Micro greens are a great way to grow your own even if you’ve only got space indoors. These diminutive versions of herbs and leaves such as basil, rocket and mizuna may be small in stature but pack a big punch of flavour when added to a dish.
When it comes to bathing and beauty, what could be more satisfying than luxuriating in soaks, melts and scrubs you’ve made yourself? You can use the best natural ingredients and, with the help of a few harvests from the garden, capture the essence of the season too.
Moors and heaths come to life with a flush of flowering heathers in late summer and with a small selection of plants, you can get the same richly-coloured effect in a container through the autumn and winter and into the spring.
Summer tableware doesn’t come much cooler than a flower bowl made of ice. With blooms from the garden frozen in its walls, it’s a pretty way to serve ice creams, sorbets and super-cold drinks. Make one big bowl for the table or, if you’re feeling like a challenge, you could make individual ice cream cup creations for each guest.
If you’re throwing a jubilee or Olympic-themed party this summer, why not make some table decorations fit for a feast? Fill a planter with fruit, veg and edible flowers in Union Jack shades and you’ll have a centrepiece that’s truly British and tasty too!
Big containers have many advantages over smaller ones: they can be used for a wider range of plants; they need watering less often and they make more of an impact. The downside is they’re expensive. You can have big planters without the price tag though if you make them yourself. Wooden containers are fairly straightforward to build and you’ll be able to make them in exactly the right dimensions to fit your space.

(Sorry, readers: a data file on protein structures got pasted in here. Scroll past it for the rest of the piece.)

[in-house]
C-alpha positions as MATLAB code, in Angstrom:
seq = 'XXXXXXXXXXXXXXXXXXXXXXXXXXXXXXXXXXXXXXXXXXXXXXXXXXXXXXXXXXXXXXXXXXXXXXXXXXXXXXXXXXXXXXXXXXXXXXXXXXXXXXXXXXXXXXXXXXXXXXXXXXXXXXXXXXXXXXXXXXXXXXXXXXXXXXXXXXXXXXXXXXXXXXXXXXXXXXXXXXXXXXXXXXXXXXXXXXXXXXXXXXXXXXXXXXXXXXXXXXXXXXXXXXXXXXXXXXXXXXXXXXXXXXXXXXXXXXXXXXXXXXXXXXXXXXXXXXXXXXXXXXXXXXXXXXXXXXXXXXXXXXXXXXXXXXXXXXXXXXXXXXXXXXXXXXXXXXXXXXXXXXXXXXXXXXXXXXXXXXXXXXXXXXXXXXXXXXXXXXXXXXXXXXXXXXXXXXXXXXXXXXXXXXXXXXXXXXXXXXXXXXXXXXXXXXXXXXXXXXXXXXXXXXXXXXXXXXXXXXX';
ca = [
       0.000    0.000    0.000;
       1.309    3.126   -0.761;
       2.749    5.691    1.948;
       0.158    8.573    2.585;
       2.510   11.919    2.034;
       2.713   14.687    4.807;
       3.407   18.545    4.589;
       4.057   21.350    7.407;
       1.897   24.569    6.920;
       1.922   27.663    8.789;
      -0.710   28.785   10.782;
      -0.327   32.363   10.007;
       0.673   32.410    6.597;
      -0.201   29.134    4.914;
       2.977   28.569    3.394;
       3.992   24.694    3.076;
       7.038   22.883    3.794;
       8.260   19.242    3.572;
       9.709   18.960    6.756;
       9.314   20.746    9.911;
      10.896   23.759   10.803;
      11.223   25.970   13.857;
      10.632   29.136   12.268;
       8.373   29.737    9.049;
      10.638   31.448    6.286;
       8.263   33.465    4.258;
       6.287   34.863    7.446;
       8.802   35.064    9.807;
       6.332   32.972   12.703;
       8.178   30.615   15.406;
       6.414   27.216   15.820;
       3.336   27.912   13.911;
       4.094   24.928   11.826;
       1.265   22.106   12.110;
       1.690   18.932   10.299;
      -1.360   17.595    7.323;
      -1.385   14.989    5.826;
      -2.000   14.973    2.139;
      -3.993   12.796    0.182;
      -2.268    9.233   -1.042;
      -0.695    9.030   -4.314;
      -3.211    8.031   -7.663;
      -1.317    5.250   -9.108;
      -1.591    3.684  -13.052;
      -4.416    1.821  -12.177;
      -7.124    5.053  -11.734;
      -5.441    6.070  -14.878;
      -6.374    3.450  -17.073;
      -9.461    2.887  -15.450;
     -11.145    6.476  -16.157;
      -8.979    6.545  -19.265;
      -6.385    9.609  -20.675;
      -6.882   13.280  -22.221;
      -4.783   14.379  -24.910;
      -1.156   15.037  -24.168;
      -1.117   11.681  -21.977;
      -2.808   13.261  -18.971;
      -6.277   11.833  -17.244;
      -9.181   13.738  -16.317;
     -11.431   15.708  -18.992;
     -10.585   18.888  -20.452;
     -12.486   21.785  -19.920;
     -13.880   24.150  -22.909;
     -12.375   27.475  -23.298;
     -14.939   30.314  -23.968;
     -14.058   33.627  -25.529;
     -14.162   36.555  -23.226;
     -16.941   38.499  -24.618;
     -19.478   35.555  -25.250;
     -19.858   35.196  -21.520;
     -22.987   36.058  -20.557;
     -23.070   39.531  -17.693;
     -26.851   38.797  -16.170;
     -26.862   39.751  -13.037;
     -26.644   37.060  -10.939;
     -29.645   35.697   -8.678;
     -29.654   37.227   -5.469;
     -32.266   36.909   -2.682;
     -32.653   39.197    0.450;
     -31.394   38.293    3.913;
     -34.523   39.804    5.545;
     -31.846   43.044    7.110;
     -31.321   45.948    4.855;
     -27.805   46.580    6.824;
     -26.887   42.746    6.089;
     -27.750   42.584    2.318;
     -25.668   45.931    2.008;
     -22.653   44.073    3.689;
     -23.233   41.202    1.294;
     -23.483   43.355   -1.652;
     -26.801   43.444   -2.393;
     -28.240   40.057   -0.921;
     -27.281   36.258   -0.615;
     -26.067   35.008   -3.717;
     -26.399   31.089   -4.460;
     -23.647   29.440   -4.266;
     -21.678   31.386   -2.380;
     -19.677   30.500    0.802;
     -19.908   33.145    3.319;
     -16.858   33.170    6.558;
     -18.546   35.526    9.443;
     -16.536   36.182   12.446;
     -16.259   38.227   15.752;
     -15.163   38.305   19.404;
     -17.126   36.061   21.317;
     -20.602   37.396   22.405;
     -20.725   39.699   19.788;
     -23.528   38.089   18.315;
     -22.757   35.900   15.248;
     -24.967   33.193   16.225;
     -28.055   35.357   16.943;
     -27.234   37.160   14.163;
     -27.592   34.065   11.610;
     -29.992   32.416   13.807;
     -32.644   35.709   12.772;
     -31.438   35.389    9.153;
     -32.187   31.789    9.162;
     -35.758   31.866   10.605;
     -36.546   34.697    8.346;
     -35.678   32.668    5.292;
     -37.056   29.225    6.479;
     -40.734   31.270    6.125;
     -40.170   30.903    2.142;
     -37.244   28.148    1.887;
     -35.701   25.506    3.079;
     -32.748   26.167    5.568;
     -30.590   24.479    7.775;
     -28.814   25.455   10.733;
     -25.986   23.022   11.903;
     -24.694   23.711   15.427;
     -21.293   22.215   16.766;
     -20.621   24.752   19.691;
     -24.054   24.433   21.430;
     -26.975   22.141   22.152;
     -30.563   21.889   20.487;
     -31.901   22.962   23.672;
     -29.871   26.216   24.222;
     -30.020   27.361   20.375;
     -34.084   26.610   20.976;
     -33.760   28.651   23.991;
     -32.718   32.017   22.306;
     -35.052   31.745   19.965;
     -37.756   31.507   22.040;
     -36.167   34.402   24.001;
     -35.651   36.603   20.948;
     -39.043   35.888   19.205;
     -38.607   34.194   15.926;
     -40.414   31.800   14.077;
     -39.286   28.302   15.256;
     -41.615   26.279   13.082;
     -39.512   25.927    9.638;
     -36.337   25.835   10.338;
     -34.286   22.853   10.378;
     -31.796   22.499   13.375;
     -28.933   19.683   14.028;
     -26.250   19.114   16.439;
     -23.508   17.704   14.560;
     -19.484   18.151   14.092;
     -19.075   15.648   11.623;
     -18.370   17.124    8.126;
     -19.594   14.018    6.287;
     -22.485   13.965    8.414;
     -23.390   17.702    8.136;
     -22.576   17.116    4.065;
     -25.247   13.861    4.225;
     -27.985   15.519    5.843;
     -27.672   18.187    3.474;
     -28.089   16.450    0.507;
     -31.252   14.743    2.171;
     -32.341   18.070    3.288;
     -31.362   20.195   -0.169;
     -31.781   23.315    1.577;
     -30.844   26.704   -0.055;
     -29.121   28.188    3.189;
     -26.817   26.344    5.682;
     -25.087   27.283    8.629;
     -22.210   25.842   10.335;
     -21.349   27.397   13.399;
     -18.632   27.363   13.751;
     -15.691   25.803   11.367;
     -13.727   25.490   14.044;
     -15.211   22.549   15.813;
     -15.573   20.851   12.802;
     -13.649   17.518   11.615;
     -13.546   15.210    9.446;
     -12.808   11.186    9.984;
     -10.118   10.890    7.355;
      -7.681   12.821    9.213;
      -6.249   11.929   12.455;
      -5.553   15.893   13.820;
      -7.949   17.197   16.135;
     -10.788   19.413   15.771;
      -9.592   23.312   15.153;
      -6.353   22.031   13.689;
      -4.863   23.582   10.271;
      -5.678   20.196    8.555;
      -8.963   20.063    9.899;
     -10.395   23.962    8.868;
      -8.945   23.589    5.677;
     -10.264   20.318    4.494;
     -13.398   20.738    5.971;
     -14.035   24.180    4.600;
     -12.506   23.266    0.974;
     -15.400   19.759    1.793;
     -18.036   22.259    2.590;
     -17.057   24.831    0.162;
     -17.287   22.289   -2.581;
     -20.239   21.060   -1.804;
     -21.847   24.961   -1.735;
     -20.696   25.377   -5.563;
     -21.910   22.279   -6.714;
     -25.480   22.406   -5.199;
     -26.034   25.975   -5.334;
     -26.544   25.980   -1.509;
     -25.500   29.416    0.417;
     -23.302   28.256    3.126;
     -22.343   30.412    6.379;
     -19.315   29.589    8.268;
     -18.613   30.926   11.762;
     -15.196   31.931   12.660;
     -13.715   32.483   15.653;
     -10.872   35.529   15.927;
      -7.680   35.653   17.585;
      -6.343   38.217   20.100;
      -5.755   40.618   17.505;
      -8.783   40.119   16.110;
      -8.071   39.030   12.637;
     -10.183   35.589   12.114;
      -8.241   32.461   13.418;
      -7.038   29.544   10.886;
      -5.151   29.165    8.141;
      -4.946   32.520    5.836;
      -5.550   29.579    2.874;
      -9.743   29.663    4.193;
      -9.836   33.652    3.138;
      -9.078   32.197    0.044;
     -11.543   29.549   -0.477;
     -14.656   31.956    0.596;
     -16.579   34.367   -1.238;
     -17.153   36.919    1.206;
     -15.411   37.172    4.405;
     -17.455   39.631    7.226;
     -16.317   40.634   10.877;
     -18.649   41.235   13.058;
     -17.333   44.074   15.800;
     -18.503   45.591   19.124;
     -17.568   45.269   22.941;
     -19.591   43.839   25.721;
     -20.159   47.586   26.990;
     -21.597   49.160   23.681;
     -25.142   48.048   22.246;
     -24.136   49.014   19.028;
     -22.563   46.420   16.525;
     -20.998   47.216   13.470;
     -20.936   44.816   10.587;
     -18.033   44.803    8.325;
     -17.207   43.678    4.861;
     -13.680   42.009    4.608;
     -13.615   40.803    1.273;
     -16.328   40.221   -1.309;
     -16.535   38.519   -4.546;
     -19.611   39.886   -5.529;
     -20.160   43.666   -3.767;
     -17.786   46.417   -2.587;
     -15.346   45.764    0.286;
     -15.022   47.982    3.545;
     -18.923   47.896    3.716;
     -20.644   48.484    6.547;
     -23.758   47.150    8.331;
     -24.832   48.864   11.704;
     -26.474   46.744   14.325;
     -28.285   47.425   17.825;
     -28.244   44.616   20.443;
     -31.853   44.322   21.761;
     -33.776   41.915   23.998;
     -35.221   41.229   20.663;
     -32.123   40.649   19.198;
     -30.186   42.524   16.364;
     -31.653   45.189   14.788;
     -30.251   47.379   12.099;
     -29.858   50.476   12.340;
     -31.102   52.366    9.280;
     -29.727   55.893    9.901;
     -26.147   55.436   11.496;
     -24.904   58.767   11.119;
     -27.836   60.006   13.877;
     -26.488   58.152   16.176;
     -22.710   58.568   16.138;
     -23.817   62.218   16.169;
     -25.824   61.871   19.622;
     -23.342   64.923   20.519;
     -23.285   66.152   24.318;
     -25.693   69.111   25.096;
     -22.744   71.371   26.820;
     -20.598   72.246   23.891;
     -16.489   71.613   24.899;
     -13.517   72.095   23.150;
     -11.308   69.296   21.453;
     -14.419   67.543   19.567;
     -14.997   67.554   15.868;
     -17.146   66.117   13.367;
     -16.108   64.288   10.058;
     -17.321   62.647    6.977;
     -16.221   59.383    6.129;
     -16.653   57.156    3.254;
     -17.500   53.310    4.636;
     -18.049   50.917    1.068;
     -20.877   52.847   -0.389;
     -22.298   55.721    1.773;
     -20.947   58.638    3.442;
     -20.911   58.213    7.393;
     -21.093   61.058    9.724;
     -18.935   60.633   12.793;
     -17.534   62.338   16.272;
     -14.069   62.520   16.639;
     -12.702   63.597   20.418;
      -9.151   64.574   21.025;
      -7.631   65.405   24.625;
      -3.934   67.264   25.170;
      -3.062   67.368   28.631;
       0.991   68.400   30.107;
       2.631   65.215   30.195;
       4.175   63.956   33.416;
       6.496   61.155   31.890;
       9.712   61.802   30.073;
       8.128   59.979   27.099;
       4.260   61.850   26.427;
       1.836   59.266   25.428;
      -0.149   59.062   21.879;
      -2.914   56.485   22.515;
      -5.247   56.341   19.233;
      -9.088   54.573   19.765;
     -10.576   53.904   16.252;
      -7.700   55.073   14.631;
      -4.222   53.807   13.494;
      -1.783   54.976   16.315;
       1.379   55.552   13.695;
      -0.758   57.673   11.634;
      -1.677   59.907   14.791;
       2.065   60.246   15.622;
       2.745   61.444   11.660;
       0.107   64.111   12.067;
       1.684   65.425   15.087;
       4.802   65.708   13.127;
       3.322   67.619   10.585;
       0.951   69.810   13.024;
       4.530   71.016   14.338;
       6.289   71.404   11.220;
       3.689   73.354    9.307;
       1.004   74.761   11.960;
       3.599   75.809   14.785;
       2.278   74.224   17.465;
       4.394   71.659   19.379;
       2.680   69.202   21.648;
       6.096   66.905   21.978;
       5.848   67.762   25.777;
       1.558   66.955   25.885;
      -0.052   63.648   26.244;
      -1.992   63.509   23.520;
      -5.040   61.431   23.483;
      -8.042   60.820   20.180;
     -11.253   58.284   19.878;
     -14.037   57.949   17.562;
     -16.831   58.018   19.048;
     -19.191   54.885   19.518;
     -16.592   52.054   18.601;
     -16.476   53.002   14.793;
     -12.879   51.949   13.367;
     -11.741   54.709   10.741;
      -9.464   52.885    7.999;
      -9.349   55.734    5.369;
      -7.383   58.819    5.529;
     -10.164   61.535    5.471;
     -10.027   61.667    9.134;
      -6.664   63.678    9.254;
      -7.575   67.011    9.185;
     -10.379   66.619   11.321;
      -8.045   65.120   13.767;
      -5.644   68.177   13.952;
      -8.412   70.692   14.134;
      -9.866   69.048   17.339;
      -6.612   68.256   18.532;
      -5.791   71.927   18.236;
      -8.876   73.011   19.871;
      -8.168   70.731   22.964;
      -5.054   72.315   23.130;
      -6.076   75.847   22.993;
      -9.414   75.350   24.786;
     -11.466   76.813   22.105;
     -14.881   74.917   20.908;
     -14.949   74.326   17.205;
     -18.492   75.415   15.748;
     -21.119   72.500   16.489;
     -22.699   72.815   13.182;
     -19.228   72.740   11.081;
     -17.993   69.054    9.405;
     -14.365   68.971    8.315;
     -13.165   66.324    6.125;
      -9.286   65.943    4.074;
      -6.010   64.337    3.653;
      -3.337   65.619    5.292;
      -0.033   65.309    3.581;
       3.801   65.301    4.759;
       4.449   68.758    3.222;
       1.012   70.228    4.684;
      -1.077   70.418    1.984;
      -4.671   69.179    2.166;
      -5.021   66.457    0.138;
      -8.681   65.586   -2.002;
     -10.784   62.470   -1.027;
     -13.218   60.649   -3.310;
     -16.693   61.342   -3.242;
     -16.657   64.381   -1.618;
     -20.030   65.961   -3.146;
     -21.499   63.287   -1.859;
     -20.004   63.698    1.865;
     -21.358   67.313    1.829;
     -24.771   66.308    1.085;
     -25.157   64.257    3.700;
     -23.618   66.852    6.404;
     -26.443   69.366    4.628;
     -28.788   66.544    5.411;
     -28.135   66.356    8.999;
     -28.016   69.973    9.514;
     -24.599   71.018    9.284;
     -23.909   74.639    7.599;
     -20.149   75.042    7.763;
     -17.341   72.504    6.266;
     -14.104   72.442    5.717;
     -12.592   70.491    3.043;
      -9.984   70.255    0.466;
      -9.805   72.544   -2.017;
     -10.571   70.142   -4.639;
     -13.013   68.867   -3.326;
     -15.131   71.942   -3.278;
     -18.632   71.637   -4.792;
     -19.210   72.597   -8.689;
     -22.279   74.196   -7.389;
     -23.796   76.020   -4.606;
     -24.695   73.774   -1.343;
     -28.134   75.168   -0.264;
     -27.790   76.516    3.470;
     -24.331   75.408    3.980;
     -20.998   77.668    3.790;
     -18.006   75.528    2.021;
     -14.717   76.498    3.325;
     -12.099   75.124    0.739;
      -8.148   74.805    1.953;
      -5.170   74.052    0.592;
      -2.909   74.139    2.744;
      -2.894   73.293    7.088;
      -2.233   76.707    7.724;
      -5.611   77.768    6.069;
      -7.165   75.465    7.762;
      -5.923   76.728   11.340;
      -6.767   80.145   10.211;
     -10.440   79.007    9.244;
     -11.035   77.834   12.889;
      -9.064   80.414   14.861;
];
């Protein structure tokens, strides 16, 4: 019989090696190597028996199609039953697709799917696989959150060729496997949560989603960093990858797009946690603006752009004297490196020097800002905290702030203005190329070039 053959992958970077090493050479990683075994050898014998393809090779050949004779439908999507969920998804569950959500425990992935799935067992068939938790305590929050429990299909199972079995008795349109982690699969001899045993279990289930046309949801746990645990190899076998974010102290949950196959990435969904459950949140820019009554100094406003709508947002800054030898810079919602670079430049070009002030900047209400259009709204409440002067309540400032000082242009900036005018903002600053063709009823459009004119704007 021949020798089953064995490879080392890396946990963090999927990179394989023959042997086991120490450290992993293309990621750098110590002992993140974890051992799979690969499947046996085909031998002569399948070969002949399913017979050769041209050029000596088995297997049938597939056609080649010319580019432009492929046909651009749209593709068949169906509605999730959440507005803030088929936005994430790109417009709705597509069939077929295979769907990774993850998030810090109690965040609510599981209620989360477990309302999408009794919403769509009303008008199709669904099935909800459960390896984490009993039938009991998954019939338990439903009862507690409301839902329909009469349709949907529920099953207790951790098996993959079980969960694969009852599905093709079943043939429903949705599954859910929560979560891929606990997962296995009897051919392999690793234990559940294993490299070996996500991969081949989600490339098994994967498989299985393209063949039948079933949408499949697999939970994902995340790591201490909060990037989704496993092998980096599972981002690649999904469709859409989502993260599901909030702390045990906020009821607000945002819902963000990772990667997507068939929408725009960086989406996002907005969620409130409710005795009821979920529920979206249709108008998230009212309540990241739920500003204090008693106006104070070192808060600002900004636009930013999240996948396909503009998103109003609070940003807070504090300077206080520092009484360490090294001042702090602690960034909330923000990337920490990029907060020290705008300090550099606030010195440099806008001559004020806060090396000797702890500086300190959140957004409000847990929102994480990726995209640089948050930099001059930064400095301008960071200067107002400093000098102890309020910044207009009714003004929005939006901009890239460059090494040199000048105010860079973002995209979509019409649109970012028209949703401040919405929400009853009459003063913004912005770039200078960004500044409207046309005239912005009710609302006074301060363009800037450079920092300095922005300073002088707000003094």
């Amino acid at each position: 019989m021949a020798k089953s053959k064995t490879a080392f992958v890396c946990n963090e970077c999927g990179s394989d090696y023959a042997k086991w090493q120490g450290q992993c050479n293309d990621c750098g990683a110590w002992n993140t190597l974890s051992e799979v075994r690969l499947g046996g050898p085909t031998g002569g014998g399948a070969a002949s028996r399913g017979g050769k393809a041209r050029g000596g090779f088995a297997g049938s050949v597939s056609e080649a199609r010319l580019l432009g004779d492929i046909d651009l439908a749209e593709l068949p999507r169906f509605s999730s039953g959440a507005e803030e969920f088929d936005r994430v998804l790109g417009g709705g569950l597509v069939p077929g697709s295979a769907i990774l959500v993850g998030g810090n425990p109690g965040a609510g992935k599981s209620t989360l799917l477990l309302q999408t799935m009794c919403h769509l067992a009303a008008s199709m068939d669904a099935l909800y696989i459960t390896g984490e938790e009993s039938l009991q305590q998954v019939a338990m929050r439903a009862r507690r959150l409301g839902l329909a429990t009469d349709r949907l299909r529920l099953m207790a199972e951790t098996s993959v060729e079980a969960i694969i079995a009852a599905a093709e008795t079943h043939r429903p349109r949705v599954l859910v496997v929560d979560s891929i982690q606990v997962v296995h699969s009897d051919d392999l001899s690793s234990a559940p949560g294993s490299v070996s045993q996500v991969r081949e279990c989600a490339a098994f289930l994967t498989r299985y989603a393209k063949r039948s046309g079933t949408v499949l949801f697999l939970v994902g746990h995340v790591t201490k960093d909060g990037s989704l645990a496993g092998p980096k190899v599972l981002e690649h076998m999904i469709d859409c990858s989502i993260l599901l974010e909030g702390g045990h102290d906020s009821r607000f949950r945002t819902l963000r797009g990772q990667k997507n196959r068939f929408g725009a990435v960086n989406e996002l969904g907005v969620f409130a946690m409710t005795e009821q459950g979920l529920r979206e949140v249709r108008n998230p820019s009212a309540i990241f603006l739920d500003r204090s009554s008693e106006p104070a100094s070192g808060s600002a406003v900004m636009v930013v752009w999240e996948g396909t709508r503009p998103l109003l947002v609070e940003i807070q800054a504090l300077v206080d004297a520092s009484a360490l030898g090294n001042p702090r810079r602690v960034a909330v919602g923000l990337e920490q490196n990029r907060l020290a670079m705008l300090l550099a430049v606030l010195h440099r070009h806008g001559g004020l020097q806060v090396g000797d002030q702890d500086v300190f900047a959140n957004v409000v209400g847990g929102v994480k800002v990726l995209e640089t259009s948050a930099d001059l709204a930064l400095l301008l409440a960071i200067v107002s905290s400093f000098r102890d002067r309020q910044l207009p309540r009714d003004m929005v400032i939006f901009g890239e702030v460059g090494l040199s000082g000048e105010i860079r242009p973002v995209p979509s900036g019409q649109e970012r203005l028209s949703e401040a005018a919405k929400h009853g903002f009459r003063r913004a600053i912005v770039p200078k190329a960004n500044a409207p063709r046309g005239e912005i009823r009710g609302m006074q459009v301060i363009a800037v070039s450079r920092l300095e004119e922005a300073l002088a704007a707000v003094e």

Storing your gardening tools away in the shed is all very well if you have one. But if you’re gardening on a terrace, balcony or other small plot, chances are that your kit is stuffed into corners of the living room or other inconvenient places. There is a solution though – make this nifty tool tidy! It hangs on the wall to save on space and you can go as calm or as crazy as you like with the colours.
Apparently, we can’t get enough of Christmas trees these days and one in the house is just not enough. But if you’d like to add something new to your Nordmanns, why not try making your own Christmas tree creation, using real spruce or fir. Make it in whatever size and shape works, perhaps to fit an awkward space or smaller room, and finish with a splash of this season’s oh-so-hot Nordic style.